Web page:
Army

Exercise Racing Snake: £70k Javelin Missile Fired On Salisbury Plain

The Javelin is the world's most versatile and lethal one-man portable weapon system, and costs around £70,000 to fire each time it is used.

The top performers on an anti-tank course on Salisbury Plain have been given the privilege of testing a special piece of equipment.

The Javelin is the world's most versatile and lethal one-man portable weapon system, and costs around £70,000 to fire each time it is used.

It has a range of up to 2.5 kilometres and is typically used against targets such as heavily armoured tanks.

Exercise Racing Snake provides infantry men from across the Army with the chance to fire the weapon on Salisbury Plain.

Lance Darryl Mahkut, from the Coldstream Guards, said: "We're going away from Afghan.

"You're looking towards Russia and China and conflicts in North Africa - they've all got vehicles, they've all got armour.

"This is the only weapon that we've got that infantry will defeat it with."

The aim of the exercise is to practice the most effective way to get into a battlefield and safely extract.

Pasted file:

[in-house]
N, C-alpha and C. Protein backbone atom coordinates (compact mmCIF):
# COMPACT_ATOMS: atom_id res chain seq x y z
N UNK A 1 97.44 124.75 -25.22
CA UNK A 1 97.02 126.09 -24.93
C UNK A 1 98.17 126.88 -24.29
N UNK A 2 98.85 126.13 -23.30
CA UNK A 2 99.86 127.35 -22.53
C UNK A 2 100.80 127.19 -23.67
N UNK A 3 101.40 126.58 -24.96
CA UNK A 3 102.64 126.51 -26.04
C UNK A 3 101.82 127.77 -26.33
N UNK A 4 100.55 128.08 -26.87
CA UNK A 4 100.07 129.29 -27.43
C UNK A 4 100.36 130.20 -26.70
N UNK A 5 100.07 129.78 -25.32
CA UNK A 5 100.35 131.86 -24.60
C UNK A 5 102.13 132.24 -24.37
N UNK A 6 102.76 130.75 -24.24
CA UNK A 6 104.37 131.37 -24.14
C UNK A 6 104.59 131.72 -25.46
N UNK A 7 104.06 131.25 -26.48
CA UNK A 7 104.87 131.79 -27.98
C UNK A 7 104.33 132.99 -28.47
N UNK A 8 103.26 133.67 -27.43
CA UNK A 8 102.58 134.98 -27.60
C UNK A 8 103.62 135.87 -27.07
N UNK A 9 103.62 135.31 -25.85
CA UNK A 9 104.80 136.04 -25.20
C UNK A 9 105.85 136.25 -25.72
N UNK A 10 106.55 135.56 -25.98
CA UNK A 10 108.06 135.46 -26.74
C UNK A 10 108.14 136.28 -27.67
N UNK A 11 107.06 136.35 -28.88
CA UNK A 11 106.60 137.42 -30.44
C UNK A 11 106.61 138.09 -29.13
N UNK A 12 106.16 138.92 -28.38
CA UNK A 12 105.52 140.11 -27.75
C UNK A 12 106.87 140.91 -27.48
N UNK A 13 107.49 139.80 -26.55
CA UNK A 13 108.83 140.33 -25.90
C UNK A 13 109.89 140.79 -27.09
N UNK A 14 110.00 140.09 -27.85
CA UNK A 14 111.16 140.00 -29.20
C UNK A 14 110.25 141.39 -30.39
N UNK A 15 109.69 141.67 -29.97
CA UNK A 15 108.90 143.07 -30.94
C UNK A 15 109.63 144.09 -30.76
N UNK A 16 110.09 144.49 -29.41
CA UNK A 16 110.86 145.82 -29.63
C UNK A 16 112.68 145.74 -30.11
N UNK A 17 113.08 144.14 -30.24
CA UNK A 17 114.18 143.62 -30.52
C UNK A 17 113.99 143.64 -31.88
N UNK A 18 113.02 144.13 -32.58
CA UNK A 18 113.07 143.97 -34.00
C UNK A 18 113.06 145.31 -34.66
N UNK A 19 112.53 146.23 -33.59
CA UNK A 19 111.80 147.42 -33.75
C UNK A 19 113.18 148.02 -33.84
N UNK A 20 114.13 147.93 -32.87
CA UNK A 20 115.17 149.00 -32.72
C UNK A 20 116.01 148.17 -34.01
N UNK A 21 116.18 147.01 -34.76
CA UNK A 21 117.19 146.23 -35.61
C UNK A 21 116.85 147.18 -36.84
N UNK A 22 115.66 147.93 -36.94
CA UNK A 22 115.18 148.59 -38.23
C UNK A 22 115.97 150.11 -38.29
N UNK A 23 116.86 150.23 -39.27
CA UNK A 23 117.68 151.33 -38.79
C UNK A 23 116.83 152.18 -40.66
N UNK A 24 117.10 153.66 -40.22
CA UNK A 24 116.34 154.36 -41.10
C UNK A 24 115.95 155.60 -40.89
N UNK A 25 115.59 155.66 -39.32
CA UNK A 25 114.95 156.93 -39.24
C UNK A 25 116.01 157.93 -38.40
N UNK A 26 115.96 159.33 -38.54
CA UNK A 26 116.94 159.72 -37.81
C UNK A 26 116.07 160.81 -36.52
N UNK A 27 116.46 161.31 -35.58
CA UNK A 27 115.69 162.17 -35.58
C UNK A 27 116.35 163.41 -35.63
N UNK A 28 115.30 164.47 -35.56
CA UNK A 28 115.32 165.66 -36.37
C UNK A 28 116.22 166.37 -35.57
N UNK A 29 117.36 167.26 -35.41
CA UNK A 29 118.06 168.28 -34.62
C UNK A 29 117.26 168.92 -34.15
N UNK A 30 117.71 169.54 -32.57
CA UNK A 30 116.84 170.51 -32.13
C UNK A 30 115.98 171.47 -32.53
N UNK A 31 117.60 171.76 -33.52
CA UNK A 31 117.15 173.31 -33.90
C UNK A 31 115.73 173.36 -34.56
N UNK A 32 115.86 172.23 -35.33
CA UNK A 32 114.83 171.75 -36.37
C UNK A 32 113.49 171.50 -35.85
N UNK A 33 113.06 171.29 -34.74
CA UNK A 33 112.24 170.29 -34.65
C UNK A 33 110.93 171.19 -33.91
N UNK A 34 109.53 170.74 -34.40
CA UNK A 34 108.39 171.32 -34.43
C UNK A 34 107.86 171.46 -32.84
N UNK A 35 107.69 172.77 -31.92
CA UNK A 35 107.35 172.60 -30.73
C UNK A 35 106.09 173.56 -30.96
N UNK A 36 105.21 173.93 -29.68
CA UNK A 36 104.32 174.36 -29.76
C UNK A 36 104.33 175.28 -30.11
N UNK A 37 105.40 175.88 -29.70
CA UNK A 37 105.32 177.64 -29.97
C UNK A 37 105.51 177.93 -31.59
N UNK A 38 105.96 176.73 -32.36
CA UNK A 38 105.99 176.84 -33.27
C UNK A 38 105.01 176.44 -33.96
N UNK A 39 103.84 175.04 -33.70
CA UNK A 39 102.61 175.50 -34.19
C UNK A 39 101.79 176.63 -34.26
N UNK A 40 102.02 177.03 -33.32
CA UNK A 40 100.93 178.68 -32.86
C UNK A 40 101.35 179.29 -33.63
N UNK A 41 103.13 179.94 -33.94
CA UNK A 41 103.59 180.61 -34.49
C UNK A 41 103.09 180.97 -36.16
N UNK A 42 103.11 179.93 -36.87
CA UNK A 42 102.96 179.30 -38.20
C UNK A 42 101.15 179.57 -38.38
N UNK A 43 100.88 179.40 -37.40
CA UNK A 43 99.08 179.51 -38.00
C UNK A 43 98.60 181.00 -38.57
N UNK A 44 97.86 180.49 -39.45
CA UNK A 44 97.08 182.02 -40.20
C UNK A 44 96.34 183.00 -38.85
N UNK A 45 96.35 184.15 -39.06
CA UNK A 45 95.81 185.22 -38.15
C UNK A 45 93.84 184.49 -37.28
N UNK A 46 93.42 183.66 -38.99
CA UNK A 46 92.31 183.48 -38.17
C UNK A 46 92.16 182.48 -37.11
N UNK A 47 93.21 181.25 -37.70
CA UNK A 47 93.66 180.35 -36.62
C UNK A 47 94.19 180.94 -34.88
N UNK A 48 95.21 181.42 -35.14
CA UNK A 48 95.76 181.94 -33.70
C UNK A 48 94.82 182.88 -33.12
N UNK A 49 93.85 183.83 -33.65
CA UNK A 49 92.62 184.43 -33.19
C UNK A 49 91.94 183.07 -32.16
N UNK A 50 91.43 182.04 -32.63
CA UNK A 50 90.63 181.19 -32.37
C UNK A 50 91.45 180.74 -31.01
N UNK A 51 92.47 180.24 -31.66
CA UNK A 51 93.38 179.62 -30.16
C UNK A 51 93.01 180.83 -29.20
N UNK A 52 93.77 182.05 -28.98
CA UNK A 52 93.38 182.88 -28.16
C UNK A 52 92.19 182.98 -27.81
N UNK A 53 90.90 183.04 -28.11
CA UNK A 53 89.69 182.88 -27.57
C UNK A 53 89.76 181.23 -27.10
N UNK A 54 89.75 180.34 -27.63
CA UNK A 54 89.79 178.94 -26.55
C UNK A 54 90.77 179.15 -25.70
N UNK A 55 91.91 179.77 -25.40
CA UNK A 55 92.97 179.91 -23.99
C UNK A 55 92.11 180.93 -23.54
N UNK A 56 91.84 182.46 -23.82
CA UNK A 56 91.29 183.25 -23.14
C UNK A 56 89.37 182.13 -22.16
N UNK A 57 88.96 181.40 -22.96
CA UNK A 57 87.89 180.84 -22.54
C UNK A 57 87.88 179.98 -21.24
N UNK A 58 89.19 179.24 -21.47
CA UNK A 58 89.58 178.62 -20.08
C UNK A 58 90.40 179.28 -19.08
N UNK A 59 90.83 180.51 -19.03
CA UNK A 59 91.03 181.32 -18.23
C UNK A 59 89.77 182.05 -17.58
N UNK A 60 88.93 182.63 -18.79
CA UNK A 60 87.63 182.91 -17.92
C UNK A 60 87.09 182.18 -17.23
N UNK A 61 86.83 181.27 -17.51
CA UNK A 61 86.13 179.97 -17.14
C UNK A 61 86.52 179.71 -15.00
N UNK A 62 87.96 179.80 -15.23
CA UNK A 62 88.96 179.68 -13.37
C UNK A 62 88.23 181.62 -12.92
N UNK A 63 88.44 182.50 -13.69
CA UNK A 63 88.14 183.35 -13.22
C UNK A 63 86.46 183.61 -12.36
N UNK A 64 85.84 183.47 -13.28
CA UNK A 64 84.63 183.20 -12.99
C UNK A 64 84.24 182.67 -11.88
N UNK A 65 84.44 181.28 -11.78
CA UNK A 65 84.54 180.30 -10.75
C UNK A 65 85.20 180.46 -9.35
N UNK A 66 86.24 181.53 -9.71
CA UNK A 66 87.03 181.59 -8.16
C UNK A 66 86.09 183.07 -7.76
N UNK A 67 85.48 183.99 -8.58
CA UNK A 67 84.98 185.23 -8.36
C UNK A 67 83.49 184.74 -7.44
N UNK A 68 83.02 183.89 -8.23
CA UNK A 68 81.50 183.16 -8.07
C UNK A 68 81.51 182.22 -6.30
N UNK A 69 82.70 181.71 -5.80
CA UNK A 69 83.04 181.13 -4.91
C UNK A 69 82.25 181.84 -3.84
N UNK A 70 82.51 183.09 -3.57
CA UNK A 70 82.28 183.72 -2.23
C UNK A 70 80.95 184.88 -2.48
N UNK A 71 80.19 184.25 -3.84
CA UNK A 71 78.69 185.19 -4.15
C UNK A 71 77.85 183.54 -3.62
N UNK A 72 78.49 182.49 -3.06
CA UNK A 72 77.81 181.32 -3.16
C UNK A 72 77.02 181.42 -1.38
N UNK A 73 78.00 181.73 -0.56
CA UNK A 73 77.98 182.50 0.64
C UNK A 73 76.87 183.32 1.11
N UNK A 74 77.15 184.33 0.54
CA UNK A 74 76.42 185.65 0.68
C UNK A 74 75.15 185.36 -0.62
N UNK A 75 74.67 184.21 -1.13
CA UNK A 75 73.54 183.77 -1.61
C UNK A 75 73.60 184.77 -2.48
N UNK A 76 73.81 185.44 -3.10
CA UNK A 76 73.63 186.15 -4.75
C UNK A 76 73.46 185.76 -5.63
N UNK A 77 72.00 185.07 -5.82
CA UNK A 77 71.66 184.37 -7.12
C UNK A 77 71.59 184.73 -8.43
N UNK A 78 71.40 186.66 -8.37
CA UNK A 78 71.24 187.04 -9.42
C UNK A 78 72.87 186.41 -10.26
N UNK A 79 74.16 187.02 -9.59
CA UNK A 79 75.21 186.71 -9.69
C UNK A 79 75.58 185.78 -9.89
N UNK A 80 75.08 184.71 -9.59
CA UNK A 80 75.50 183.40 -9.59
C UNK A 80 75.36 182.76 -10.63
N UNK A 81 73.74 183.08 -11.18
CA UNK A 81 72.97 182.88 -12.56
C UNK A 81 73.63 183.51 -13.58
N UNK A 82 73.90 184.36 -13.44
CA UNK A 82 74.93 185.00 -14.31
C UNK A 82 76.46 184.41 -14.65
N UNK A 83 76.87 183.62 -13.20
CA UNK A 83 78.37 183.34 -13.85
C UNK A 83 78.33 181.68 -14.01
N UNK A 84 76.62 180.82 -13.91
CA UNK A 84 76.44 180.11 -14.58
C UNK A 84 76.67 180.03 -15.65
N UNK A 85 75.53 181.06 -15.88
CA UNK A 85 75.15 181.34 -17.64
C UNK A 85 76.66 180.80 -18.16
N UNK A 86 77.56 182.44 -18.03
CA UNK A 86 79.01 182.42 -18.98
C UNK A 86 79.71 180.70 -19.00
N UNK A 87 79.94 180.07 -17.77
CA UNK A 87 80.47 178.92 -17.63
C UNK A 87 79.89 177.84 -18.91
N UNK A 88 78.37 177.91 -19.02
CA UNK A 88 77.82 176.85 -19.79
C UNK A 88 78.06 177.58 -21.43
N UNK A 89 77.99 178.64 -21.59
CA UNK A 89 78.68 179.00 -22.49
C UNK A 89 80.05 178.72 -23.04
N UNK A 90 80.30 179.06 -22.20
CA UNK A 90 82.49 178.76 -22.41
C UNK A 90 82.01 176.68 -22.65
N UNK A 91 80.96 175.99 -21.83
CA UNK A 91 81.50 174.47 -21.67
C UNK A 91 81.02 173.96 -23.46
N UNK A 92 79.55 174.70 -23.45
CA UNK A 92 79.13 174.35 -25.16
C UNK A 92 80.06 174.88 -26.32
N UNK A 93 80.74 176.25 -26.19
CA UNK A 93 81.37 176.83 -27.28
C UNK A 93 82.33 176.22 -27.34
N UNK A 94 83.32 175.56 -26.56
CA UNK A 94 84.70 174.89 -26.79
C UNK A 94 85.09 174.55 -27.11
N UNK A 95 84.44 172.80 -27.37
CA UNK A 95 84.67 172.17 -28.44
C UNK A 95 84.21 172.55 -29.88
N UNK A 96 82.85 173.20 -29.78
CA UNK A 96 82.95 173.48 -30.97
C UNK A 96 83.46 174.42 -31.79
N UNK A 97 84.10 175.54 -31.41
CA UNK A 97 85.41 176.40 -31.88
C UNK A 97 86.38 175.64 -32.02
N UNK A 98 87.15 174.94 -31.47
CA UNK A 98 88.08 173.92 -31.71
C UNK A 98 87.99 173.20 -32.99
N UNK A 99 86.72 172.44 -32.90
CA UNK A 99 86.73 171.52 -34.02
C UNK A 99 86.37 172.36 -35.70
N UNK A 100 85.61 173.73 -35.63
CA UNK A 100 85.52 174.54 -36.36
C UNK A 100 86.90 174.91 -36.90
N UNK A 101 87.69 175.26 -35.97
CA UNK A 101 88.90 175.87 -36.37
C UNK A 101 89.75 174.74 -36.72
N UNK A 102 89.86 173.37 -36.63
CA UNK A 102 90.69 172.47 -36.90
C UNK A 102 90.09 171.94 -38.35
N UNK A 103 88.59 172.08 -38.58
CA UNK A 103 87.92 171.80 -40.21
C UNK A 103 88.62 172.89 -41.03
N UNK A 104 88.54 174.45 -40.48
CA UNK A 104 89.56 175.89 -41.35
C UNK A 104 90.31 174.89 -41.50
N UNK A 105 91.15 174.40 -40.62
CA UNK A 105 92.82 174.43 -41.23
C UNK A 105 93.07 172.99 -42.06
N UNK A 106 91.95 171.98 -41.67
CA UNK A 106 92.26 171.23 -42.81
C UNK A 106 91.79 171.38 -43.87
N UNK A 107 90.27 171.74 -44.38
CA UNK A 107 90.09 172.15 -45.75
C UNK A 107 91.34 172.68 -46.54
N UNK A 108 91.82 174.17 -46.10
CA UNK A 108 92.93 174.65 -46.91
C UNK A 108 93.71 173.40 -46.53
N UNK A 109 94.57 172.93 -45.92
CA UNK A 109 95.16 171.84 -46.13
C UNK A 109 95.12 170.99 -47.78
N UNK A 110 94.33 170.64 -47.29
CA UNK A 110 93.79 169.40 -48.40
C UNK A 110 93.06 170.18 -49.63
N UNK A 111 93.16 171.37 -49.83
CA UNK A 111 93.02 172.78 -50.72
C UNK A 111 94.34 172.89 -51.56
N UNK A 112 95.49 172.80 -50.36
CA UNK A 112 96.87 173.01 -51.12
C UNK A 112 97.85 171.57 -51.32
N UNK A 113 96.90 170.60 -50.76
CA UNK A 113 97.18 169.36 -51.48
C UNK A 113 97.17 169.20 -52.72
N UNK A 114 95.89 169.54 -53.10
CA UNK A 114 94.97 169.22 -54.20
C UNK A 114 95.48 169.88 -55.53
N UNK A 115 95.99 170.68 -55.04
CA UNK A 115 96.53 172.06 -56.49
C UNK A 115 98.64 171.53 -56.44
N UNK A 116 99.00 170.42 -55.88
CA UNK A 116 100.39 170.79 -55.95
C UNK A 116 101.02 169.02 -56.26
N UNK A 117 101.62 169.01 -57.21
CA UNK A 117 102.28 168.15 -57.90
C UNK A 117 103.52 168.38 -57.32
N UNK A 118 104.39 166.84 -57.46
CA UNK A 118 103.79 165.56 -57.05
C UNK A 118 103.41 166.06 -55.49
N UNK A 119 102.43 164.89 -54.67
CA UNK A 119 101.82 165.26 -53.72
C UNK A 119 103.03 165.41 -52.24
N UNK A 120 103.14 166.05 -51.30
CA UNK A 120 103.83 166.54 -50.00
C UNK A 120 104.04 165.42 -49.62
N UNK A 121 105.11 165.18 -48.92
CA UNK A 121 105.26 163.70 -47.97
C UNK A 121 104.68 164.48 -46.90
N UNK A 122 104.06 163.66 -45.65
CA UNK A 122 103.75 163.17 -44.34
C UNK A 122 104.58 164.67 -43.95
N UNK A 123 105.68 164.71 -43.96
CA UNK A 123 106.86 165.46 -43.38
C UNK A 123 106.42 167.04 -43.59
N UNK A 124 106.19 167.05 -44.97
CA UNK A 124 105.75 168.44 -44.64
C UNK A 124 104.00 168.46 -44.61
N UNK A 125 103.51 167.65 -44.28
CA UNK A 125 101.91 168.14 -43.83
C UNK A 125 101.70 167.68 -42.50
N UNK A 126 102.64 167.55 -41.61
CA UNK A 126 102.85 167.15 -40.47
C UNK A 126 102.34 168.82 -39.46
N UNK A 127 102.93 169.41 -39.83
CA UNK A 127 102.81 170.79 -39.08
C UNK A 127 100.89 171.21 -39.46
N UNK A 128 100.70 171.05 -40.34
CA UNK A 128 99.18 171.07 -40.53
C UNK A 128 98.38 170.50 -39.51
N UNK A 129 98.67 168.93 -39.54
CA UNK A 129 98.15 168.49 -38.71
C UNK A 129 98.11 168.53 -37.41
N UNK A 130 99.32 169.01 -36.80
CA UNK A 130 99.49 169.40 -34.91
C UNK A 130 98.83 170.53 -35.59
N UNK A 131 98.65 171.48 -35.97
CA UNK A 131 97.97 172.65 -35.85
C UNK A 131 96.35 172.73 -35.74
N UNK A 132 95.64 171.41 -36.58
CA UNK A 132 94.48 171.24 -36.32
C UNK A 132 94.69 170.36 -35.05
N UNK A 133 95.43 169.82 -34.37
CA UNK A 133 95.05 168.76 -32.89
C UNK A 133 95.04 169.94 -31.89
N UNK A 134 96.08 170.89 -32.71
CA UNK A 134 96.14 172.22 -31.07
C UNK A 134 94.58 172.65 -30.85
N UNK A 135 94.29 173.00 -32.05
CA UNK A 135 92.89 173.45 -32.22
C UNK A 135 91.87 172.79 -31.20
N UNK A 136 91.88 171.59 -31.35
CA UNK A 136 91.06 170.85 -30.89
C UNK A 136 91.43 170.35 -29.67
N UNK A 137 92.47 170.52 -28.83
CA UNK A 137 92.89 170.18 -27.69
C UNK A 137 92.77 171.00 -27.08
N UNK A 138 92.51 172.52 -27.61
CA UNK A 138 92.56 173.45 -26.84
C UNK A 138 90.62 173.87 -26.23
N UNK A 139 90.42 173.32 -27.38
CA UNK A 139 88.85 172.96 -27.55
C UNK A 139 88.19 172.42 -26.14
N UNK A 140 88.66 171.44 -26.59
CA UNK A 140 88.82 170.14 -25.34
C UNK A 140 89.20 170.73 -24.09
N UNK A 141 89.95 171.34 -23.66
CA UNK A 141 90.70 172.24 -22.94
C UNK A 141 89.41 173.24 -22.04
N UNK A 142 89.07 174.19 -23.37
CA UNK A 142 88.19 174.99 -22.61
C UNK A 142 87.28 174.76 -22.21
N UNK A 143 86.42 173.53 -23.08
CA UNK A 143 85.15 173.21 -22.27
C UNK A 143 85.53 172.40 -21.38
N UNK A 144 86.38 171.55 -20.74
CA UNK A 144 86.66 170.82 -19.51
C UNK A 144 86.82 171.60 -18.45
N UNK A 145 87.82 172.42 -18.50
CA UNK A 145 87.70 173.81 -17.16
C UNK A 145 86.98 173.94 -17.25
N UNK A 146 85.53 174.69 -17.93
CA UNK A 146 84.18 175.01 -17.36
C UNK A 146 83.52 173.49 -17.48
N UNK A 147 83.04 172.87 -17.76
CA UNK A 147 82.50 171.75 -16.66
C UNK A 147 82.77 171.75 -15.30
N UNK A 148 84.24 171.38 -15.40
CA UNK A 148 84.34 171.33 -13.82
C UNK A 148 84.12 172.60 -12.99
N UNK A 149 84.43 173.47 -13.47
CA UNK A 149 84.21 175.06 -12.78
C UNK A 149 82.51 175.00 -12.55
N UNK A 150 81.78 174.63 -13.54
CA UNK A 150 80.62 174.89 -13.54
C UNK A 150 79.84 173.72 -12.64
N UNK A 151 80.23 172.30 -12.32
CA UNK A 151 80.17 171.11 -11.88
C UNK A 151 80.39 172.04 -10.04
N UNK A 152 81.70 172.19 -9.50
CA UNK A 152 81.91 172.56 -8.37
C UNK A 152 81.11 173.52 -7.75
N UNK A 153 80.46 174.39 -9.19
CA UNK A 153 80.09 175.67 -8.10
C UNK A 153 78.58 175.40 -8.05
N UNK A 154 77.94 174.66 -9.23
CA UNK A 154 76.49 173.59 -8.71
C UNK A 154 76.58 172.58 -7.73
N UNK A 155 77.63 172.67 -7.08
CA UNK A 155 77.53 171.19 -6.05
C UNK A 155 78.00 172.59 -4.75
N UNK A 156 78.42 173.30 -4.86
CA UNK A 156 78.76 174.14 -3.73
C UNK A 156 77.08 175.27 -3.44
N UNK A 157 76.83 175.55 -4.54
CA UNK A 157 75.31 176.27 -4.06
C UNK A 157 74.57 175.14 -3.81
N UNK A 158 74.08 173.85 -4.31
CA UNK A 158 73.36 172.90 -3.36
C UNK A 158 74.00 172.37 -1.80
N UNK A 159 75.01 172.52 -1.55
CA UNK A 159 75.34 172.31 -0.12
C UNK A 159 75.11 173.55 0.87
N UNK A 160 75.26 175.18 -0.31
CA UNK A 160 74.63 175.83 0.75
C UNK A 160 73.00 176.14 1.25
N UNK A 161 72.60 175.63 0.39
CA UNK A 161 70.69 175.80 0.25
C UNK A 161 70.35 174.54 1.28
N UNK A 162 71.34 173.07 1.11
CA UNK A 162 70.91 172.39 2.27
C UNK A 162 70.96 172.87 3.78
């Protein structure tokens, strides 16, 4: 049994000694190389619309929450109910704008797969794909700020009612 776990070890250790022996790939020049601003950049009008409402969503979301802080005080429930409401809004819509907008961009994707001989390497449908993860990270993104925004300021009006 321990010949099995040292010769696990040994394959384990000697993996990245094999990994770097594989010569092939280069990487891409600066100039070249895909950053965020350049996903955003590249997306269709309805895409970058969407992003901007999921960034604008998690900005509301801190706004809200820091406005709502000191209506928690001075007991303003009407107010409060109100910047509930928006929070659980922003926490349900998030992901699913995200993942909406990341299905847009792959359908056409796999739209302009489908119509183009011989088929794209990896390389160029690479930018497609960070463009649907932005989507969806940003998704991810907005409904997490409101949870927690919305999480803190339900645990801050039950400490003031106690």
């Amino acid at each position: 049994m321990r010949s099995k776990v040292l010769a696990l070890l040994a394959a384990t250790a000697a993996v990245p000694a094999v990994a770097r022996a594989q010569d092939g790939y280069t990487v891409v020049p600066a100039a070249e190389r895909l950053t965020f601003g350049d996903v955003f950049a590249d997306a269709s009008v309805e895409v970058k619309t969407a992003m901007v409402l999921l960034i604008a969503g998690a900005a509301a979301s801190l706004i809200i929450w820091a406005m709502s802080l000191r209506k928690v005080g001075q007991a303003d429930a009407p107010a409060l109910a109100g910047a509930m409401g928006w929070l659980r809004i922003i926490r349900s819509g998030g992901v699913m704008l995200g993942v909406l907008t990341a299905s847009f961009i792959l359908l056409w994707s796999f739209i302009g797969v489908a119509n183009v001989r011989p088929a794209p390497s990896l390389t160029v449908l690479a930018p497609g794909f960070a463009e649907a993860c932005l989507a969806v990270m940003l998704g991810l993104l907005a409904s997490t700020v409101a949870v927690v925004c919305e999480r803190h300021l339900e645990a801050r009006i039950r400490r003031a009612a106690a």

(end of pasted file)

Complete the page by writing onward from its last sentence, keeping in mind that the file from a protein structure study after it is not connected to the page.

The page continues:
Simulating the carrying of a casualty.

Each of the participants is marked based on their approach and response to various situations.

Their weapon-handling capabilities, as well as map skills and critical thinking under pressure are all heavily scrutinised, as well as their physical endurance - carrying heavy loads for long distances.

Captain Johnny Edis, from the Royal Welsh, explained: "I think some people find it very challenging.

"They carry an awful lot of kit. I think the average for my section just then was about 110 pounds of weight and as I said, they're going over 16k over fairly hilly terrain," he said.

Weapon-handling capabilities, as well as map skills and critical thinking under pressure are all heavily scrutinised.

"It's very much mind over matter and just fighting it through and they have to get through as a team, they can't get through as individuals.

The use of the Javelin in the UK is restricted to training on Salisbury Plain, but given the likelihood of urban areas becoming the epicentre of future conflicts, the need to train in those environments is also high on the agenda.